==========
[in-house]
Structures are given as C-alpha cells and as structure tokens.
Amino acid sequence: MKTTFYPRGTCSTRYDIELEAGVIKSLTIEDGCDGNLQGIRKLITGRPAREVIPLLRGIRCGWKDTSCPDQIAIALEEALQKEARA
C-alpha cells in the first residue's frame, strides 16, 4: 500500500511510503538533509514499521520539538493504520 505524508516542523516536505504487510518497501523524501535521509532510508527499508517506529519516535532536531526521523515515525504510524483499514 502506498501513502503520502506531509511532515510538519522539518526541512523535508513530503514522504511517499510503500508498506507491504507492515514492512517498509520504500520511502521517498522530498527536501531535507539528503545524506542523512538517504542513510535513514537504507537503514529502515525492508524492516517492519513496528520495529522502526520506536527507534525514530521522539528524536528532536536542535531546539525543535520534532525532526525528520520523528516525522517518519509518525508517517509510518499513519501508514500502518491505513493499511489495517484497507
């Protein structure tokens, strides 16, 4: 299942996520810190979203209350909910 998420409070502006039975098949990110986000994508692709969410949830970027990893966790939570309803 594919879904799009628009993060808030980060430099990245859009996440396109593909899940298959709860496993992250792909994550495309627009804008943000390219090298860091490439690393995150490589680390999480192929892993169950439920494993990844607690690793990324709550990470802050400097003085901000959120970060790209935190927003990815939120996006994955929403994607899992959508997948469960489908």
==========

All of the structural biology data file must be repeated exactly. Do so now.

[in-house]
Structures are given as C-alpha cells and as structure tokens.
Amino acid sequence: MKTTFYPRGTCSTRYDIELEAGVIKSLTIEDGCDGNLQGIRKLITGRPAREVIPLLRGIRCGWKDTSCPDQIAIALEEALQKEARA
C-alpha cells in the first residue's frame, strides 16, 4: 500500500511510503538533509514499521520539538493504520 505524508516542523516536505504487510518497501523524501535521509532510508527499508517506529519516535532536531526521523515515525504510524483499514 502506498501513502503520502506531509511532515510538519522539518526541512523535508513530503514522504511517499510503500508498506507491504507492515514492512517498509520504500520511502521517498522530498527536501531535507539528503545524506542523512538517504542513510535513514537504507537503514529502515525492508524492516517492519513496528520495529522502526520506536527507534525514530521522539528524536528532536536542535531546539525543535520534532525532526525528520520523528516525522517518519509518525508517517509510518499513519501508514500502518491505513493499511489495517484497507
């Protein structure tokens, strides 16, 4: 299942996520810190979203209350909910 998420409070502006039975098949990110986000994508692709969410949830970027990893966790939570309803 594919879904799009628009993060808030980060430099990245859009996440396109593909899940298959709860496993992250792909994550495309627009804008943000390219090298860091490439690393995150490589680390999480192929892993169950439920494993990844607690690793990324709550990470802050400097003085901000959120970060790209935190927003990815939120996006994955929403994607899992959508997948469960489908």